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Assessing Sediment Recontamination and Bioaccumulation by Stormwater Heavy Metals
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Background/Objectives

Contaminated sediments serve as the source and/or sink of metal contaminants and pose some of the most difficult and cost-effective remediation challenges. Continued metal inputs from stormwater discharges can cause recontamination of remediated sediment sites, potentially limiting or reversing recovery of the sites. Heavy metals in stormwater can affect receiving sediments by suspended solid deposition and bioaccumulation in living organisms entering the food chain. The study objective is to present approaches for assessing sediment recontamination and bioaccumulation from metals in stormwater. The selected field site was Paleta Creek, downstream of Naval Base San Diego and an urban mixed-use watershed in San Diego, CA.

Approach/Activities

Simultaneous stormwater and receiving water and sediment monitoring were undertaken during 2015-2017. The stormwater samples were fractionated by size to relate discharges to sediment recontamination and analyzed for a variety of contaminants. Here we will focus on the metals Cd, Cu, Ni, Zn, Pb, Hg, and the metalloid As and evaluate stormwater discharges and receiving water impacts. Sediment traps with hyper-saline brine were deployed to help relate discharges with those impacts. Ex situ bioaccumulation exposures using the clam Macoma Nasuta as well as inorganic passive sampling using DGTs were applied to extend bulk sediment impacts to assess availability and biological impacts.

Results/Lessons Learned

Size-segregated contaminant loads of intensively monitored stormevents with settling traps in the receiving waters were best able to link discharges to sediment recontamination. Sediment cores that are influenced by a variety of long term processes do not necessarily indicate the effects of recent storm events. Cd in the downstream Creek location was associated with larger particles (>63 μm) mostly associated with highway/residential sources, that settled directly to the near shore sediment. By contrast, Cu settled throughout the receiving waters due to both to association with smaller particles and evidence of additional sources or sediment resuspension and settling from elsewhere. Other metals showed similar behavior to varying degrees. Lessons learned are used to develop a semi-quantitative framework for identifying sediment recontamination potential due to stormwater (Phase II of the project - that will not be discussed here).
Despite increases in bulk sediment concentration of some metals as a result of stormwater recontamination during wet seasons, bioassays showed reduced metal bioaccumulation after stormwater impacts. This was apparently the result of the deposition of stormwater contaminants in large particles and low bioavailable forms. Porewater measurements by DGTs showed similar trends and correlated much better with observed bioaccumulation than bulk sediment concentrations. Bulk sediment recontamination due to stormwater should not be assumed to lead directly to greater biota impacts such as bioaccumulation without bioavailability assessment.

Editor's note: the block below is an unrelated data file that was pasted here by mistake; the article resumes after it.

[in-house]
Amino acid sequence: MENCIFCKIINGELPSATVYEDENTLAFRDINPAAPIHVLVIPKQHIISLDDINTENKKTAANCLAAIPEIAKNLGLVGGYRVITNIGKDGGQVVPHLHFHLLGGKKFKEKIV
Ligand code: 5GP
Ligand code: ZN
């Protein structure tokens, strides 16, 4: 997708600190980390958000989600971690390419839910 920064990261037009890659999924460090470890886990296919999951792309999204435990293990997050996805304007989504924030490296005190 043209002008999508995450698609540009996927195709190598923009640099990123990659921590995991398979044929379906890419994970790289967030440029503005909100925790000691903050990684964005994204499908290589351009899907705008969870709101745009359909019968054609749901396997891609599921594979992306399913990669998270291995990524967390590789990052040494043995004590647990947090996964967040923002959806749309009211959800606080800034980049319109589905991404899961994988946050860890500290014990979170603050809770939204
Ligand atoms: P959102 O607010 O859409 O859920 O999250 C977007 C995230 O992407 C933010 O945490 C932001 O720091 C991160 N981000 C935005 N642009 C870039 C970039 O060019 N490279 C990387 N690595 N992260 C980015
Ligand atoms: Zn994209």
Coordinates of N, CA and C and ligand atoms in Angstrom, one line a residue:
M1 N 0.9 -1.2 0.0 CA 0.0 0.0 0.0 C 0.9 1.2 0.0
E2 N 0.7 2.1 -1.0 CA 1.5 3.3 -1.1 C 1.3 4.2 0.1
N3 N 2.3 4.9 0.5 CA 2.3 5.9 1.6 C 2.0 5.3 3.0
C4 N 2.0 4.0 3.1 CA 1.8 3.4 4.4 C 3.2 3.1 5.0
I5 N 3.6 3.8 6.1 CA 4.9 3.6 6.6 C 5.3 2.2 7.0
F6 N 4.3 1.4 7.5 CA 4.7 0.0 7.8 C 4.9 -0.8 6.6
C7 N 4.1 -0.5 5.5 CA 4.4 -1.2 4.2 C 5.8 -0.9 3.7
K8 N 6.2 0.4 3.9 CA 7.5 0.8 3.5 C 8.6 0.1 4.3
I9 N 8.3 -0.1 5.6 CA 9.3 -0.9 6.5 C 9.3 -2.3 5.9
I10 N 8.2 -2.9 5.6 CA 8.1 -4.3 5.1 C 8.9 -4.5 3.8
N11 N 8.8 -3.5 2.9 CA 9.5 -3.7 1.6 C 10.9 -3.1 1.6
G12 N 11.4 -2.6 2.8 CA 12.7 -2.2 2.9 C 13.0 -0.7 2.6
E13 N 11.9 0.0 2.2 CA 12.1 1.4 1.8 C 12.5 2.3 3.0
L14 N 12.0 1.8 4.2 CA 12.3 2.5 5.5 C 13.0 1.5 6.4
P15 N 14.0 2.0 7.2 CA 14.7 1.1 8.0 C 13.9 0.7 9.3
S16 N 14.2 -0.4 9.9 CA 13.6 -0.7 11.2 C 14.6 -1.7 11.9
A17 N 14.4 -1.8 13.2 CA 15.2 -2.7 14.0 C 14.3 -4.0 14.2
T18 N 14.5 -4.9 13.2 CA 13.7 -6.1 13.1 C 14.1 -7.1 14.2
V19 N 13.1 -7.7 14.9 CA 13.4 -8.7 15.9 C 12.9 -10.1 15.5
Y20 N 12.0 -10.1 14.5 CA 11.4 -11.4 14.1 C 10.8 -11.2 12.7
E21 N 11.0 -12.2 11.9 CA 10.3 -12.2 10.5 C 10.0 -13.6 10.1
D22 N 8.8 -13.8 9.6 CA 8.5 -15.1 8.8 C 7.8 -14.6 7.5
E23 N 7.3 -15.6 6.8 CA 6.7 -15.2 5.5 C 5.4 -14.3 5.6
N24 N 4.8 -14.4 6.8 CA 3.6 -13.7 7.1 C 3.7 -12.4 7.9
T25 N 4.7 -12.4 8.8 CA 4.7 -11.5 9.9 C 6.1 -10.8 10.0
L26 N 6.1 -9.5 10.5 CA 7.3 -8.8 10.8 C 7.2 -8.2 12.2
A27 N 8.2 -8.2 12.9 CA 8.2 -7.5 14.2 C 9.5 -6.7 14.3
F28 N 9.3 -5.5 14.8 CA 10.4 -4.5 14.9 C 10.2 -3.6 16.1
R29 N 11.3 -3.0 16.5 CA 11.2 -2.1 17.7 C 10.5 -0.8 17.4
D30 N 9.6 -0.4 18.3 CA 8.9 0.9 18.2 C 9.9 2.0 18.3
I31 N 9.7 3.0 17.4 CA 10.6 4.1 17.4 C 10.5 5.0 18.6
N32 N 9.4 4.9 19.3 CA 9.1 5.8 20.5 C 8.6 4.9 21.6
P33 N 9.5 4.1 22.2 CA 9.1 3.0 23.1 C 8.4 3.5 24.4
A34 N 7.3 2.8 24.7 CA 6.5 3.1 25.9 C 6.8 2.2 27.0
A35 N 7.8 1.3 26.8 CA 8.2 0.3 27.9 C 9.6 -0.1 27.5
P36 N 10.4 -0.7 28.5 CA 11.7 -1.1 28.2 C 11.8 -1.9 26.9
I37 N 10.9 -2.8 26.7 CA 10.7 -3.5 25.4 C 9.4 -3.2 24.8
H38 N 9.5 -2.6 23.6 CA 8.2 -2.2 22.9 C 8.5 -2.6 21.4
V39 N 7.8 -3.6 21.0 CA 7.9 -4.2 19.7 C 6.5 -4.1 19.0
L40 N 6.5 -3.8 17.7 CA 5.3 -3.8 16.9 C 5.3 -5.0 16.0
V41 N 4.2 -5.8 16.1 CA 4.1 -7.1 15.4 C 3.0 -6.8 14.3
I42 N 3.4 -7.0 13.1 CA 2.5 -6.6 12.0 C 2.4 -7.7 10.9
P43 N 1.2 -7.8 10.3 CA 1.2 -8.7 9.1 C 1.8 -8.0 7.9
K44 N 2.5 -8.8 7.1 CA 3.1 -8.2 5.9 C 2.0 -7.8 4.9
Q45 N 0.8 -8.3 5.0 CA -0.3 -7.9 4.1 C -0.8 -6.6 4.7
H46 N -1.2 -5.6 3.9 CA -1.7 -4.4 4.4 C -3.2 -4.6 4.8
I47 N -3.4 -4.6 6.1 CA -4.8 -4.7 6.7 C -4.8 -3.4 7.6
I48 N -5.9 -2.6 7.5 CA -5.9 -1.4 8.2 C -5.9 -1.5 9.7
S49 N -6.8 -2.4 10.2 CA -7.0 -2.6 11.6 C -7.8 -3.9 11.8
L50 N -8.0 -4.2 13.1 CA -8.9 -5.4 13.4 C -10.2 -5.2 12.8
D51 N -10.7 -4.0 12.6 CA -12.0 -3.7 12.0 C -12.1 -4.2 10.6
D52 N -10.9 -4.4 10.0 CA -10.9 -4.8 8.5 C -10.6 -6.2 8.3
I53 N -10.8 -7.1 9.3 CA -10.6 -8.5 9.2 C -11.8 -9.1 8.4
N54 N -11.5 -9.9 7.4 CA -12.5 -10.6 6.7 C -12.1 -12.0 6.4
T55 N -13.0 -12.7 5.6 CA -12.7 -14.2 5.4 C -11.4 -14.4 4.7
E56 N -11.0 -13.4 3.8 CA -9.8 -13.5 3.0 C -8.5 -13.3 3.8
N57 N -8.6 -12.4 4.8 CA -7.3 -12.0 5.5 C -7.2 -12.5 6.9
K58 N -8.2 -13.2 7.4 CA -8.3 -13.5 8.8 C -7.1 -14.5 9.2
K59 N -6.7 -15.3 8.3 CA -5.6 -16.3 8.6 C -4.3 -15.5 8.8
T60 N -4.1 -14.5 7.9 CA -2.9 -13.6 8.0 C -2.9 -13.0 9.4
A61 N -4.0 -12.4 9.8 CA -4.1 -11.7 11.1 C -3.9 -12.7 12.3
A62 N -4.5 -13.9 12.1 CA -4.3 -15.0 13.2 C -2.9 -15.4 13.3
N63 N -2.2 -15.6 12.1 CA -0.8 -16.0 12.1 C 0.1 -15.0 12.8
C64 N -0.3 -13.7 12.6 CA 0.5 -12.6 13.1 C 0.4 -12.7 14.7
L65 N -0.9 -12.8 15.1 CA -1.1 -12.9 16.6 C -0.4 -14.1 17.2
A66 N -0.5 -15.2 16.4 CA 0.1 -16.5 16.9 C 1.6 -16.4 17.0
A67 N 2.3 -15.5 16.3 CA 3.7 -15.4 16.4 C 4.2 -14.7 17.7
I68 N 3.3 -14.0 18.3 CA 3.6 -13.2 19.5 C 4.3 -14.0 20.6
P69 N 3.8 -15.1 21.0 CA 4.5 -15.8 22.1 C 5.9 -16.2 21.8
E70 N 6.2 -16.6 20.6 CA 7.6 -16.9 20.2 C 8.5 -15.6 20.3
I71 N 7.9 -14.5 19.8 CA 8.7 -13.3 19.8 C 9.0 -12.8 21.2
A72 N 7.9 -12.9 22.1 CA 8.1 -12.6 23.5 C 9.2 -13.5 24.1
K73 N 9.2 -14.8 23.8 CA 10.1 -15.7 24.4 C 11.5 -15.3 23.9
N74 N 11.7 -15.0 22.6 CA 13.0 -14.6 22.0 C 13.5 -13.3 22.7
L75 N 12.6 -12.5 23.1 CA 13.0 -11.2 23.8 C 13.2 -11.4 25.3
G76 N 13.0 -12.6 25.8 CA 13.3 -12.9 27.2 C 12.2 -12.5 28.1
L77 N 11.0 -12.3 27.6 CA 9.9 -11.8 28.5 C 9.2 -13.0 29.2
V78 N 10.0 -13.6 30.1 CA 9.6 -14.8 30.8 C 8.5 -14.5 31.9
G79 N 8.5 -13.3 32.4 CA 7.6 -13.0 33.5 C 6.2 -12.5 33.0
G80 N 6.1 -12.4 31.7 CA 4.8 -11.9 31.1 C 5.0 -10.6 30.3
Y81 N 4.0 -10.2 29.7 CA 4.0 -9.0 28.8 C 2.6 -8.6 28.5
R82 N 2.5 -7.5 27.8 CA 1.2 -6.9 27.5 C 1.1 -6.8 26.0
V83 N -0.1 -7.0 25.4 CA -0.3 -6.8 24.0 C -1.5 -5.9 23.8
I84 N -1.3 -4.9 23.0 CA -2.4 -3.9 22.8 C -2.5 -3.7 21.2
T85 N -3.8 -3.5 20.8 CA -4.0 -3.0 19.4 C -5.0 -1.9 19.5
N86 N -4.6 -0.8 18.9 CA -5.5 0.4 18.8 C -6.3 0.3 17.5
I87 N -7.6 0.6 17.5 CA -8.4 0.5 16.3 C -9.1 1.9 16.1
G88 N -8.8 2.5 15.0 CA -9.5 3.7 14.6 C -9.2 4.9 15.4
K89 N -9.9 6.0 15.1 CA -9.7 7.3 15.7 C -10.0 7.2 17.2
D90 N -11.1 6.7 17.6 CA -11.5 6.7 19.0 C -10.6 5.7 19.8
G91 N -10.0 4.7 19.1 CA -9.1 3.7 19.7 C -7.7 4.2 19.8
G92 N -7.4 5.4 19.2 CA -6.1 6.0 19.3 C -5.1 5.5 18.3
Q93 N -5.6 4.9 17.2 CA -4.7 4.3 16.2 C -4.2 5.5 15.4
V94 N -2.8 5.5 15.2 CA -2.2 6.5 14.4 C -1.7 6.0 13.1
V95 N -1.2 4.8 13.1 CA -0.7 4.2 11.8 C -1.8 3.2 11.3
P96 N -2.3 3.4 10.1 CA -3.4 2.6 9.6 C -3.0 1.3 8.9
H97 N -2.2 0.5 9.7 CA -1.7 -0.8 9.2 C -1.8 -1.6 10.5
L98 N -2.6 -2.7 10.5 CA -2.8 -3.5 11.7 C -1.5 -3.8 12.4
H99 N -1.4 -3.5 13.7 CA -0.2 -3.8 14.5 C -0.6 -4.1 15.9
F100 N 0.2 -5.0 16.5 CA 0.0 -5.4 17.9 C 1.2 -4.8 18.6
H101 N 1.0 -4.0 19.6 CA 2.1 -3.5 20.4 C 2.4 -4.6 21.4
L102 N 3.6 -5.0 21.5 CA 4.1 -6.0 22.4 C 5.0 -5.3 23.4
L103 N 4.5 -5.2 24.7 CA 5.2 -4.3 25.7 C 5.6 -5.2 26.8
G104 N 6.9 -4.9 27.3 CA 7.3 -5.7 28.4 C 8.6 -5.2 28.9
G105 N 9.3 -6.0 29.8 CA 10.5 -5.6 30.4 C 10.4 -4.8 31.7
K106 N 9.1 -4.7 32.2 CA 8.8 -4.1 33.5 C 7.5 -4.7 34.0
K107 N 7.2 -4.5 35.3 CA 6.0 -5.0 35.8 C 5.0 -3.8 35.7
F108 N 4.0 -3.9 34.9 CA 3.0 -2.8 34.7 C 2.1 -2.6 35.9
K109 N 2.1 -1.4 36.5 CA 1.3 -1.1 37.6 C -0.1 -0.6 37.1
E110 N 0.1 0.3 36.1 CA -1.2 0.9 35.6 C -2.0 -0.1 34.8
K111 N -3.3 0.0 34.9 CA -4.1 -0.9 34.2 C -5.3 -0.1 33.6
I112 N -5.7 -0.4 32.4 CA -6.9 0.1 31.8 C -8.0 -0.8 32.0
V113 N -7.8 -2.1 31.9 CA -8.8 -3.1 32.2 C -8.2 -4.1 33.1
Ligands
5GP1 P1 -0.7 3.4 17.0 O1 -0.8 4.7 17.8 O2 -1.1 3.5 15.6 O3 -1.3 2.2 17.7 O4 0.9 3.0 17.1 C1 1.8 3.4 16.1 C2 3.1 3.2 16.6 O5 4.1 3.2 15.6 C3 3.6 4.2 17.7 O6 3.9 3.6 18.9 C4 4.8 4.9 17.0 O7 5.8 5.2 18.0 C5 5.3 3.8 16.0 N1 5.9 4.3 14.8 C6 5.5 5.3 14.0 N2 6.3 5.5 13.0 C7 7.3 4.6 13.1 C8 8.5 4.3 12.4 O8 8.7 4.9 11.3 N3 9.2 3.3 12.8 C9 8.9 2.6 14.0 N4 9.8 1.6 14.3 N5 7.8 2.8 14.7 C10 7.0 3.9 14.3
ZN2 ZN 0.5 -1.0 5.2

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Publication Summary

  • Geosyntec Authors: Ilektra Drygiannaki (Geosyntec Consultants, Chicago, IL, USA), Brandon Steets, Megan Otto and Jared Ervin (Geosyntec Consultants, Santa Barbara, CA, USA)
  • All Authors: Ilektra Drygiannaki (Geosyntec Consultants, Chicago, IL, USA), Danny Reible Balaji Rao, John A. Dawson, Magdalena Rakowska and Michelle Bejar (Texas Tech University, Lubbock, TX, USA), Nicholas T. Hayman, Gunther Rosen, Marienne A. Colvin and Bart Chadwick (Naval Information Warfare Center Pacific, San Diego, CA, USA), Robert Pitt (University of Alabama, Tuscaloosa, AL, USA ret.), Brandon Steets, Megan Otto and Jared Ervin (Geosyntec Consultants, Santa Barbara, CA, USA)
  • Title: 2023 Battelle Sediments Conference
  • Event or Publication: Event
  • Practice Areas: Sediment assessment and remediation, Contaminated site assessment and clean up
  • Citation: Battelle's International Conference on the Remediation and Management of Contaminated Sediments at the JW Marriott in Austin, Texas, on January 9 through 12, 2023
  • Date: January 9 through 12, 2023
  • Location: JW Marriott in Austin, Texas
  • Publication Type: Platform Presentation